Desire lines map the places where town planning and free spirits meet. They are the paths made by man or beast that developers didn't foresee. Shortcuts across grass or municipal flowerbeds are sometimes eventually paved, but planners are perhaps getting better at imagining the routes humans - and hedgehogs - might want to tread. Conservation charity the RSPB is working in partnership with Barratt Developments to give nature a home at new building sites by implementing ideas such as hedgehog highways (access built into housing plans such as holes in fences, and hedgerow corridors). The charity has a Head of Sustainable Development responsible for Urban Recovery (looking at urban bird species of concern), and will soon recruit a Swift Ambassador.
RIBA (Royal Institute of British Architects) offers a Designing For Biodiversity guide. When I visited Phase 1 of local premium development Ninewells Cambridge, a quick sketch of bat and swift boxes had only recently been added (admittedly a bit of an afterthought). Their luxury literature states: 'Ninewells is as much about the natural world as it is about the connection with the city... did you know that Ninewells takes its name from a local nature reserve? Nine Wells, a historically important source of the Hobson Conduit, once provided Cambridge with its drinking water'.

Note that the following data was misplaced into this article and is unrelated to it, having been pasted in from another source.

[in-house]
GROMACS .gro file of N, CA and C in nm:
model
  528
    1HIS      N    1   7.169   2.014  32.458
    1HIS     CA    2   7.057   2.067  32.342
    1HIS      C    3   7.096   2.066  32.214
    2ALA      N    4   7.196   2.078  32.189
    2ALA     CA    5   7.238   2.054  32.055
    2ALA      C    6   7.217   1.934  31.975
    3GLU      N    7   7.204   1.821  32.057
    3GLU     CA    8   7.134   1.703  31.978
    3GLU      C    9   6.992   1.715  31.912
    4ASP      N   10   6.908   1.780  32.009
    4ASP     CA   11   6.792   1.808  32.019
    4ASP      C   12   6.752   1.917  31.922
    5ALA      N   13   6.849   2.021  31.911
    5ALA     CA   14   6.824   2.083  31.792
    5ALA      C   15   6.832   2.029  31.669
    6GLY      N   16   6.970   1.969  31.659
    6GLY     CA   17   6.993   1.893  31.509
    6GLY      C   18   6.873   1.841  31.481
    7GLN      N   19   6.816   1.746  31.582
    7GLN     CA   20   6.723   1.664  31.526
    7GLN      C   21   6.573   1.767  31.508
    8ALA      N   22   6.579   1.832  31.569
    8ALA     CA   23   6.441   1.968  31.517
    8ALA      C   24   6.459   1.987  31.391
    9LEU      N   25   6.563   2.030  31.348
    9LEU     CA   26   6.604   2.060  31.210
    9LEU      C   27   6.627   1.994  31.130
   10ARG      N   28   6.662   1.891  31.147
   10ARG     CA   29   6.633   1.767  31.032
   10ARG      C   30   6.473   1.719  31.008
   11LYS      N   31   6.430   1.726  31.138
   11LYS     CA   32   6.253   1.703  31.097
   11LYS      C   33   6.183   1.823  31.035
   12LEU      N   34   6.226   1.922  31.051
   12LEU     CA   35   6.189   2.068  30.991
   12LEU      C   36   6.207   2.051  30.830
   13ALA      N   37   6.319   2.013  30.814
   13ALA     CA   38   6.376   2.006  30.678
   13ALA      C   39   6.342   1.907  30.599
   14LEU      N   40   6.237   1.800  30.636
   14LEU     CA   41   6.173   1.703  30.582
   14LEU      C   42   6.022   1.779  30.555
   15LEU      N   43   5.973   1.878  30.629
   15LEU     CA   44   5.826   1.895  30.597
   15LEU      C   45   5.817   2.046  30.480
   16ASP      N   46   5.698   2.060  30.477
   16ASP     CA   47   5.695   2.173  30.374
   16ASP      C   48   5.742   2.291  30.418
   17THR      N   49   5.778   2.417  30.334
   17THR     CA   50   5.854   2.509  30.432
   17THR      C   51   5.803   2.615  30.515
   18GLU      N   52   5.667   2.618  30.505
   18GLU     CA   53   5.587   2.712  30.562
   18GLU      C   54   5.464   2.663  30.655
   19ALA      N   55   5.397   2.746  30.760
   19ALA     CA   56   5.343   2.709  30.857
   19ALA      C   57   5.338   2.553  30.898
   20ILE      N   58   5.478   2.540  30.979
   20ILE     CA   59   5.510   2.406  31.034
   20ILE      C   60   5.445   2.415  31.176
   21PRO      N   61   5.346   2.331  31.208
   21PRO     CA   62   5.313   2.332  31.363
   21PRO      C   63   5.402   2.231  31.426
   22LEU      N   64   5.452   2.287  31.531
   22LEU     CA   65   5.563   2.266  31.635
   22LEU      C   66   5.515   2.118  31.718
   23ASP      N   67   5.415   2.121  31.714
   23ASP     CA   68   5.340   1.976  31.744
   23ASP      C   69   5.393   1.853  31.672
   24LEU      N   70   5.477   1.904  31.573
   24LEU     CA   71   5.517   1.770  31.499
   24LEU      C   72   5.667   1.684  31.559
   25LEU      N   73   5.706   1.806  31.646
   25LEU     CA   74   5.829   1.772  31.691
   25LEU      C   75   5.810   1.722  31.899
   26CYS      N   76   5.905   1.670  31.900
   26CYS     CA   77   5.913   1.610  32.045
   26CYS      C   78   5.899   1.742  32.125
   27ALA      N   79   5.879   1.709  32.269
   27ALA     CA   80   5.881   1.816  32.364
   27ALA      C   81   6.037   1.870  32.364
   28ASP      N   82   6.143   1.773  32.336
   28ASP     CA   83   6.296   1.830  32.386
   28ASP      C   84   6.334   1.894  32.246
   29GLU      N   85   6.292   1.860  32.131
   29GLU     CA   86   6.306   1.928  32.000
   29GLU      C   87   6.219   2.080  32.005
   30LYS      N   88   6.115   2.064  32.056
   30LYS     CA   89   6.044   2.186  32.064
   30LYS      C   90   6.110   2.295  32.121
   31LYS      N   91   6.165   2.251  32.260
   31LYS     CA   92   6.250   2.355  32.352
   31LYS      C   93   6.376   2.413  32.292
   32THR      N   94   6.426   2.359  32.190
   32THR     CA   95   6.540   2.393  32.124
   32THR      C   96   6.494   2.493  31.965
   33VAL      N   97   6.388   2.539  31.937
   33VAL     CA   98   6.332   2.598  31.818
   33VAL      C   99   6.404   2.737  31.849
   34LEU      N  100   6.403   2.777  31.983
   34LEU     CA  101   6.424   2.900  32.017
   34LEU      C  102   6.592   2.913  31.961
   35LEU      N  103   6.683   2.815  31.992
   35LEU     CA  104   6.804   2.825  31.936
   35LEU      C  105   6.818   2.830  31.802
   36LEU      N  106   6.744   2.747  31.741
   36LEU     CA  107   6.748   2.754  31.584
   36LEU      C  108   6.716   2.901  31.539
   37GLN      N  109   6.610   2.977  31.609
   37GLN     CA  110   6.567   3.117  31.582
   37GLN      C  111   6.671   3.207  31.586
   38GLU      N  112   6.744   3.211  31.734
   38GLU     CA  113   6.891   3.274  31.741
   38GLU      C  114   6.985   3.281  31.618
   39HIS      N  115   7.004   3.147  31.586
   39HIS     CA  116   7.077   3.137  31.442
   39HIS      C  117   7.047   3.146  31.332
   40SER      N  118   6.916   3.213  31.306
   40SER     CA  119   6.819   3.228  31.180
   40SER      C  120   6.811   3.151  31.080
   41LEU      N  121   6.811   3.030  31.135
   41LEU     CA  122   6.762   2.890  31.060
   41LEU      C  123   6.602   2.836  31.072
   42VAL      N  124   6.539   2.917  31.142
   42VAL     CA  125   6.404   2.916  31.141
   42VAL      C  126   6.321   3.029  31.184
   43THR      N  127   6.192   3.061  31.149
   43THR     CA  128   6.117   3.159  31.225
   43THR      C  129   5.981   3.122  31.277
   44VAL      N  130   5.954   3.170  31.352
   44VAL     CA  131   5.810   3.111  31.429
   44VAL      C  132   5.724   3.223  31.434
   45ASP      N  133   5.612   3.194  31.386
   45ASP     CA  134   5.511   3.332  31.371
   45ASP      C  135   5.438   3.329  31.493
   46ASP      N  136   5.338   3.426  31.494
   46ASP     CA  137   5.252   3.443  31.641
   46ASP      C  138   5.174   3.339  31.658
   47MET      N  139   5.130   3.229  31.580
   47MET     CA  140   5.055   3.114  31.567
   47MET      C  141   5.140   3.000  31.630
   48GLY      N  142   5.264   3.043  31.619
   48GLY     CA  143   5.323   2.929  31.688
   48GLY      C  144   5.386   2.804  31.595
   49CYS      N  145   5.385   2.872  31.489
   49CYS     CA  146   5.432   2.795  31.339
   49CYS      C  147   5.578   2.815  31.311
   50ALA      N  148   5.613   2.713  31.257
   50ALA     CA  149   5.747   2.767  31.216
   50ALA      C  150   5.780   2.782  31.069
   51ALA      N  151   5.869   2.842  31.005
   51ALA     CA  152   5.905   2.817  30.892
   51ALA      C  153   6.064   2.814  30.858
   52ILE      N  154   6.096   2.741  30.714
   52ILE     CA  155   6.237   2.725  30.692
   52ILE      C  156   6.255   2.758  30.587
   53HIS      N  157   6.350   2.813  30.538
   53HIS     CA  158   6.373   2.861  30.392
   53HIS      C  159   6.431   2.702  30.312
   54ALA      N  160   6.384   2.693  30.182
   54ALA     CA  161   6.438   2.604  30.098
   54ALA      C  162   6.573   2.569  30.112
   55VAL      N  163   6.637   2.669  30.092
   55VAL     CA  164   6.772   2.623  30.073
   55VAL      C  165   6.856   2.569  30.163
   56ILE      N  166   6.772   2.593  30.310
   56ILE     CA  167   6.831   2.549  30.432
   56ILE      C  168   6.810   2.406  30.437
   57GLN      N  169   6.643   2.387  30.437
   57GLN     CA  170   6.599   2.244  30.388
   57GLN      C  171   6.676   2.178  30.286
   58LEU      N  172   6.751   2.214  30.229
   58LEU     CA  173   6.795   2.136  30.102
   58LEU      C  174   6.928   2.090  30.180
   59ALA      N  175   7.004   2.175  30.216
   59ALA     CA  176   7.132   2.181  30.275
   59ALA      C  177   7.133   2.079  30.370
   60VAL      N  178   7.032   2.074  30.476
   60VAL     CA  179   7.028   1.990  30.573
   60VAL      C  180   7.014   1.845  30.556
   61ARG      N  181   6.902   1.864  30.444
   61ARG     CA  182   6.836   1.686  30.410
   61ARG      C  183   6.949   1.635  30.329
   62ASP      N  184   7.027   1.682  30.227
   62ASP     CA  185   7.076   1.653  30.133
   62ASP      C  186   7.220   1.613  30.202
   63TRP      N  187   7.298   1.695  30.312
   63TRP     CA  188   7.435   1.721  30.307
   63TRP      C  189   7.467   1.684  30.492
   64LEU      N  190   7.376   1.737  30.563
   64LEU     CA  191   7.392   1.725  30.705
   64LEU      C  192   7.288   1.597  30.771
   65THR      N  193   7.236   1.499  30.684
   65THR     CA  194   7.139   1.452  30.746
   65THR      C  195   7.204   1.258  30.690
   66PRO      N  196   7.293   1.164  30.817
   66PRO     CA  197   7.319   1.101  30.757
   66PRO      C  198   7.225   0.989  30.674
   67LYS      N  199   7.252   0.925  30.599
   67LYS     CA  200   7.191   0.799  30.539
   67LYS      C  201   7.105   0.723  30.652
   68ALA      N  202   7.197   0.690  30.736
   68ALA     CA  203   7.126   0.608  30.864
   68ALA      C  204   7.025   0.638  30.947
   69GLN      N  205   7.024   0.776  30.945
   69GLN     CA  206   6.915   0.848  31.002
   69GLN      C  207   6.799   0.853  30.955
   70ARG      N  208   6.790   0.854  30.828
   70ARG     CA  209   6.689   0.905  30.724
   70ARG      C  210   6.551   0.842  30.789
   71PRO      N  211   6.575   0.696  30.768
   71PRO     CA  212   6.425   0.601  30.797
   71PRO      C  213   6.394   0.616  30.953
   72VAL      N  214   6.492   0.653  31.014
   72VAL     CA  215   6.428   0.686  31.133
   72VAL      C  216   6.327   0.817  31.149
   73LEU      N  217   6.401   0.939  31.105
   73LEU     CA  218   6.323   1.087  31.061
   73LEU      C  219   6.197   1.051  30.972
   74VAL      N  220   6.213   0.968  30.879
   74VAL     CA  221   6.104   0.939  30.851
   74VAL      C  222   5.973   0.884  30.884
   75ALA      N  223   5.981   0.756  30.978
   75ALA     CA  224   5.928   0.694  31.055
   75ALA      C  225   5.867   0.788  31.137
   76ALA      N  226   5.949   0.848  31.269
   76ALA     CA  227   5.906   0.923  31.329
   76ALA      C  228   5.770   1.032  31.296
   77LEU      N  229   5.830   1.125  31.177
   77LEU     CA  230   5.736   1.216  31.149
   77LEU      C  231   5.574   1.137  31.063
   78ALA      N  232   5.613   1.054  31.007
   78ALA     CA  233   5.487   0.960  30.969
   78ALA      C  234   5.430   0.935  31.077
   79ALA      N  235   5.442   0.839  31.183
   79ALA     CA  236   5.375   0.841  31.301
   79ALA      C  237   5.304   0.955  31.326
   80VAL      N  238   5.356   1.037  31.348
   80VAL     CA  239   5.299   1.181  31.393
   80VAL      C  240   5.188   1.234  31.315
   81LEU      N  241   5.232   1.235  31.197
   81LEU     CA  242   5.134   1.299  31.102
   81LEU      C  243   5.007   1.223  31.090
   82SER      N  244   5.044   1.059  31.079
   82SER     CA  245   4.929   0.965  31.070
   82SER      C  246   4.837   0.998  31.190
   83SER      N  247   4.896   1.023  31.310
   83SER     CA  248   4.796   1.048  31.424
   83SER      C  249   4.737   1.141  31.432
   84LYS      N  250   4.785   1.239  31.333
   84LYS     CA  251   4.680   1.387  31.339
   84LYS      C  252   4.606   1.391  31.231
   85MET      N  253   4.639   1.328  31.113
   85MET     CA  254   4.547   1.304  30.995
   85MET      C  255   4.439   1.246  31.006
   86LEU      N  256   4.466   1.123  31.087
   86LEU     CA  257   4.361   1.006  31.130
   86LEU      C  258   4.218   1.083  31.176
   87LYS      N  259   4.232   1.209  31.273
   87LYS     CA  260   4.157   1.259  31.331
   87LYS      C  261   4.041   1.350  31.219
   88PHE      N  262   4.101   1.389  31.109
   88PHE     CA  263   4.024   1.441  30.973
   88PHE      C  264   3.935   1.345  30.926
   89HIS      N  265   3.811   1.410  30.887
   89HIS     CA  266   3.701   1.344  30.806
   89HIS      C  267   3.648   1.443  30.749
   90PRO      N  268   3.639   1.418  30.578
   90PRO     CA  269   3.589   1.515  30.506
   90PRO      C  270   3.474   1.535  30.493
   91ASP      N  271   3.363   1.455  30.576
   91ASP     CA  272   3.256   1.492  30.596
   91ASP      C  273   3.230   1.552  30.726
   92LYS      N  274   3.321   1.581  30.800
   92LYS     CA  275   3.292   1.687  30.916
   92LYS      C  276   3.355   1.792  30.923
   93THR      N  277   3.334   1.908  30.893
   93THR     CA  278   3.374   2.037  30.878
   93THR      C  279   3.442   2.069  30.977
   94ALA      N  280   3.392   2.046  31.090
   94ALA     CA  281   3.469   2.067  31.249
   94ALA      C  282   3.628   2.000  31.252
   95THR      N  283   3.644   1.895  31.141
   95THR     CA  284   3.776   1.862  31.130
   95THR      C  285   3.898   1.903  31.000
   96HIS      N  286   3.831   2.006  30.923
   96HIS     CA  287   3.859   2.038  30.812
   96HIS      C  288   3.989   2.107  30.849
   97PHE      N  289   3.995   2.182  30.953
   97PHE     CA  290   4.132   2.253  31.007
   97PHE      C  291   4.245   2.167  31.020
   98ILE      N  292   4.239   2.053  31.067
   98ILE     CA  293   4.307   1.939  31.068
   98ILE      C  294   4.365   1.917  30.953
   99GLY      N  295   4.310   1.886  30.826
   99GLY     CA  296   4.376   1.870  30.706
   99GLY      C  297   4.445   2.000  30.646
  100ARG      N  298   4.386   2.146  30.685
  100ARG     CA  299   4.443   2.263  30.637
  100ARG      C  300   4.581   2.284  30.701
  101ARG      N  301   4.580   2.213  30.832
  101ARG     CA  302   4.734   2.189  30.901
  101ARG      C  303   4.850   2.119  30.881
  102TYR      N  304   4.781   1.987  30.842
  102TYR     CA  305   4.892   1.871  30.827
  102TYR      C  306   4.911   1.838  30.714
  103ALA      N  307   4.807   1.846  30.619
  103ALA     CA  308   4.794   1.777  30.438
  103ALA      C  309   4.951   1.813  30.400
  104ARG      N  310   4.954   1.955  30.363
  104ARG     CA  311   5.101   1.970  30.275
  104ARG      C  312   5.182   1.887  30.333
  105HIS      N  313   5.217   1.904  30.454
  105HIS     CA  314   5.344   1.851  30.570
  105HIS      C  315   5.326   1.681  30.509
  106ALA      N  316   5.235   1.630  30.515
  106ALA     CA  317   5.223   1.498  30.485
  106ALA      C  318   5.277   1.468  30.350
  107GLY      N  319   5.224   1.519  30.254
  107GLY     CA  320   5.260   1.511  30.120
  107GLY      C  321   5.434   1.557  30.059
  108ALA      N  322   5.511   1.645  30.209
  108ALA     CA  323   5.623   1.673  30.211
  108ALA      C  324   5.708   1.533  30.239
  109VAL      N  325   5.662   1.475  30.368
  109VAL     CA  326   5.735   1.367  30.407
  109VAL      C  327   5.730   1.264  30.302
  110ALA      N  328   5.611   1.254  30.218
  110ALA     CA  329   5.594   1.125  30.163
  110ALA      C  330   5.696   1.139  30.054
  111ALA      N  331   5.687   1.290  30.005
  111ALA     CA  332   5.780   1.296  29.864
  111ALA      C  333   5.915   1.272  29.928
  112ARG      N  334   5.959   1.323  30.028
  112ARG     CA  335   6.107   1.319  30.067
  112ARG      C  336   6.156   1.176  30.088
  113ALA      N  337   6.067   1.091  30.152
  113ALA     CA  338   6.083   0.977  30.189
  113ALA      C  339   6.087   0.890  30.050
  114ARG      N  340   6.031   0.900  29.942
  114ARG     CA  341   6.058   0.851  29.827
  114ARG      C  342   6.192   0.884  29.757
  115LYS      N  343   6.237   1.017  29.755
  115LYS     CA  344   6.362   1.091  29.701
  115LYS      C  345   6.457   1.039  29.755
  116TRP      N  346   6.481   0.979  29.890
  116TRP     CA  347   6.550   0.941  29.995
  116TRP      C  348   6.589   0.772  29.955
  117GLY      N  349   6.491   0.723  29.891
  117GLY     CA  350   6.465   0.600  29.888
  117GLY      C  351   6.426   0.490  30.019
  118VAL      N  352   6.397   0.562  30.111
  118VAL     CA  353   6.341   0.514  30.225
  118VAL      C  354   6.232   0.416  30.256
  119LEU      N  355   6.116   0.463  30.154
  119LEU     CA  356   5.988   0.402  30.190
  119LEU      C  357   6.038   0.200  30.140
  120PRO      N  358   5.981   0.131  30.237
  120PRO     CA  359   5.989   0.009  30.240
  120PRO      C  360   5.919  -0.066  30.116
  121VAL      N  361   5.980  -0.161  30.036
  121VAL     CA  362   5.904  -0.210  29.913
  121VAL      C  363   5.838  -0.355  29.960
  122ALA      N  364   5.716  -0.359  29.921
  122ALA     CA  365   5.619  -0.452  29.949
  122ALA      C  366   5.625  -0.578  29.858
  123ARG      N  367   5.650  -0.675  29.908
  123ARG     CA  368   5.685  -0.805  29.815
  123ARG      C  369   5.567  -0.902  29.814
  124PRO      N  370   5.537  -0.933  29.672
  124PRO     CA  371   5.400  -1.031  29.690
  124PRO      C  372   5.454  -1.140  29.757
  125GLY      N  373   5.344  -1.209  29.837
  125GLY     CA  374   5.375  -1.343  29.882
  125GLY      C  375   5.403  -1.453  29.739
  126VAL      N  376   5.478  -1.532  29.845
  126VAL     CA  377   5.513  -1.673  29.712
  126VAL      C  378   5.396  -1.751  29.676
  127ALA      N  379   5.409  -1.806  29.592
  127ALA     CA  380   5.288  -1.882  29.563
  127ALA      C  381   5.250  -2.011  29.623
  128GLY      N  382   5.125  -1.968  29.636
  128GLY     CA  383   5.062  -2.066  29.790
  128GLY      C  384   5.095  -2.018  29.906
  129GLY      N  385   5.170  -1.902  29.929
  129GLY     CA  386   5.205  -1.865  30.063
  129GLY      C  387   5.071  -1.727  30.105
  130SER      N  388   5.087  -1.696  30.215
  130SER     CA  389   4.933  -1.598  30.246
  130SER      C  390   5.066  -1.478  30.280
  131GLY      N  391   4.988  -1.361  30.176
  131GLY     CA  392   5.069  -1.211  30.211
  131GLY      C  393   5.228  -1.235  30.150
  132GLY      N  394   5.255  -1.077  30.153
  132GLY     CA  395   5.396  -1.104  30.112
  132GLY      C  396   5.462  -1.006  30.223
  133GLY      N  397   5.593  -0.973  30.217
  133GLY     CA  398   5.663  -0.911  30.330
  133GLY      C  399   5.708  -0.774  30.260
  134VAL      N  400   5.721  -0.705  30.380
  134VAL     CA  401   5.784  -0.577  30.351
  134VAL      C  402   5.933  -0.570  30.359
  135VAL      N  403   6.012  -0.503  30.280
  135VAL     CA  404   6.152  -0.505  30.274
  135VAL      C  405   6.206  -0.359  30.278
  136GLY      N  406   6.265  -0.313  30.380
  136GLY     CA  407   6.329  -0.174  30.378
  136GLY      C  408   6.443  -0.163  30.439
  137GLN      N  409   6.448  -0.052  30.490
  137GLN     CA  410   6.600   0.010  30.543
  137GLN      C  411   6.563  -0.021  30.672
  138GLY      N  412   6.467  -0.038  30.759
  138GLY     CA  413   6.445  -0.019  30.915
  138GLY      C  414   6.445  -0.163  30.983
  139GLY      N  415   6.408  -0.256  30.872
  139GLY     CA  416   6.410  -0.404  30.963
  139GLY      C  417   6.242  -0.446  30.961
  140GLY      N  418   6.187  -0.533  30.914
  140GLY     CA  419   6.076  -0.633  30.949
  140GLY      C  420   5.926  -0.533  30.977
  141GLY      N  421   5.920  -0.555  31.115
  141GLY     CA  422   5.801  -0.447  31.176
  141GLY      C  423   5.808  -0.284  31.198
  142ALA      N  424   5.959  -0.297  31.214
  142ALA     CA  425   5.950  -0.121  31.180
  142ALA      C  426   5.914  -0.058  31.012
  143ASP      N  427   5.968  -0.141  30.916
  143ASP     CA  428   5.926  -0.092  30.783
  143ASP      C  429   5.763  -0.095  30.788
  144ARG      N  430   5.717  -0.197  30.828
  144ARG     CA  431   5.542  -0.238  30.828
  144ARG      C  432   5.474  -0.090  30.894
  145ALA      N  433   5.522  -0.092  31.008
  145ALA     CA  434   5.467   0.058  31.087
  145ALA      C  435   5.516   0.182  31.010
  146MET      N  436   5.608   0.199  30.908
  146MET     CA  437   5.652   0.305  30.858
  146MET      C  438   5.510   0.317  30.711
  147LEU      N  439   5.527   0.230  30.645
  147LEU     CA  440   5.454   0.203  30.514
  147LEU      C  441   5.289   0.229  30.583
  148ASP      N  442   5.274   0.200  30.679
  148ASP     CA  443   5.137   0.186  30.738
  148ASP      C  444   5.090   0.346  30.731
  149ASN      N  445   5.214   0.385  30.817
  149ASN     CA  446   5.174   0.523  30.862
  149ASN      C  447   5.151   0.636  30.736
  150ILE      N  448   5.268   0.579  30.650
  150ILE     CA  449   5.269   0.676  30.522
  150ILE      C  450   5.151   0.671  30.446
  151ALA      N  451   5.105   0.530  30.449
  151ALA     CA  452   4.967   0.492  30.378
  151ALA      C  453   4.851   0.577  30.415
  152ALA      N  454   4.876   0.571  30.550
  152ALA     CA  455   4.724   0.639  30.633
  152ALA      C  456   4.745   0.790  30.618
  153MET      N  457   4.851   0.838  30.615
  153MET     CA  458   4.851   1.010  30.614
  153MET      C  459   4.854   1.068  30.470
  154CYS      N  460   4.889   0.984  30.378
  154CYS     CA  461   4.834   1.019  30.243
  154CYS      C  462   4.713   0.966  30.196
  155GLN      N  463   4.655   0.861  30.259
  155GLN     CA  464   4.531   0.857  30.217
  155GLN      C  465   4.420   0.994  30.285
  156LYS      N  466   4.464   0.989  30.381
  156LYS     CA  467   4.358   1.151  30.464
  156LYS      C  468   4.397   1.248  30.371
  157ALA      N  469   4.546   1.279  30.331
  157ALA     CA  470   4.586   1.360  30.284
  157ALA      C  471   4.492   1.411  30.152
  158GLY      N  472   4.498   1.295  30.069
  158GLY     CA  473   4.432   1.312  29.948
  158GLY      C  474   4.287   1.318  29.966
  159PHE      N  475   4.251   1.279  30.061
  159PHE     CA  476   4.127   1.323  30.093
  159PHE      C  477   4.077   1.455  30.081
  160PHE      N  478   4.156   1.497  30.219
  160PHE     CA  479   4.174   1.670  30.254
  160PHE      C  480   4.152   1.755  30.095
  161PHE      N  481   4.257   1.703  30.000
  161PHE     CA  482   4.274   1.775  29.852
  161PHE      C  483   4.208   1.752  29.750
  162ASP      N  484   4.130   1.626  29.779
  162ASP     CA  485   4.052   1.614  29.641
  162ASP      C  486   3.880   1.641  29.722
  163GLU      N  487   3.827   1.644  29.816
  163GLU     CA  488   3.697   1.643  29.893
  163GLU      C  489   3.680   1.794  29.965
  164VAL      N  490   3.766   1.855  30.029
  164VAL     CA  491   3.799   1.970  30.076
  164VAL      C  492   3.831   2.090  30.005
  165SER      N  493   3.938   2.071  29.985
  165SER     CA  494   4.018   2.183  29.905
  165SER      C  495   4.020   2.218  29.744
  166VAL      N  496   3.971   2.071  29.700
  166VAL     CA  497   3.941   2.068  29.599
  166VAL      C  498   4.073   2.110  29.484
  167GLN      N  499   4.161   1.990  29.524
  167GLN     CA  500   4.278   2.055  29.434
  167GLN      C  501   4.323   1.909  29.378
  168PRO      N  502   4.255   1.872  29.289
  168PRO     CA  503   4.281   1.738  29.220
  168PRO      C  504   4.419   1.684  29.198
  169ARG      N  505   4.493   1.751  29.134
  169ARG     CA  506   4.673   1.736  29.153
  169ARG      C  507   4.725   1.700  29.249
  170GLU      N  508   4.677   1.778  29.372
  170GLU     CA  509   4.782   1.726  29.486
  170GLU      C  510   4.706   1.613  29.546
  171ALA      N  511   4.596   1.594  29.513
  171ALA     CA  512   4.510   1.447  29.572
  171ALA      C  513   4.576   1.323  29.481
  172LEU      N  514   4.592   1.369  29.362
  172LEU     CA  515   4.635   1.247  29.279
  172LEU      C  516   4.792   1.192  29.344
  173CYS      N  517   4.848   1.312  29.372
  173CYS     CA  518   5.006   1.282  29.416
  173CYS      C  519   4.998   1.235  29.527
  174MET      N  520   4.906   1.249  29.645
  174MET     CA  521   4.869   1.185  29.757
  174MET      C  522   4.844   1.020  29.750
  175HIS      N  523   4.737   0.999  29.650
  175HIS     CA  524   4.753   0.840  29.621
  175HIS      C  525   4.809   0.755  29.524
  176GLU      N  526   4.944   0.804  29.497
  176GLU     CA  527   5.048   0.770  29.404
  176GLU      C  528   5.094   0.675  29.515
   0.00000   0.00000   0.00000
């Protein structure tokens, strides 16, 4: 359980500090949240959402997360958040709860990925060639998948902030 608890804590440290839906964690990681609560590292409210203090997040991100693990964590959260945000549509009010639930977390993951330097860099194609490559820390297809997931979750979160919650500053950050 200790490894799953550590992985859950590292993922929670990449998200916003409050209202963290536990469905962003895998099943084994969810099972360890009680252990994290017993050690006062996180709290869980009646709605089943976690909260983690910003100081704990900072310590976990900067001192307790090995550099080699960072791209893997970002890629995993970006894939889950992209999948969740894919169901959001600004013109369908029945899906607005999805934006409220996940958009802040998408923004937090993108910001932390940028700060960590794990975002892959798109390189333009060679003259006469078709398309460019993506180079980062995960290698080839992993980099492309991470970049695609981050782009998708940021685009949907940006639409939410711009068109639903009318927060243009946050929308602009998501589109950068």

The human inhabitants of Ninewells are lucky. Paths and cycleways will lead to Addenbrooke's hospital and bus station and open countryside via 'green fingers' landscaped with flowerbeds, trees, hedgerows and allotments. Quite utopian really. The idea of the cul-de-sac is old hat, and thank goodness for that. There's one near me that swallows people up and never lets them out. The far perimeter of their housing estate was planted with trees to disguise the point at which the development met the greenbelt. A high fence still reaches all the way round. Desire lines to the public footpath across the fields next door never had a chance.
|Greenbelt, Sawston, Cambridgeshire. Photo Jo Sinclair|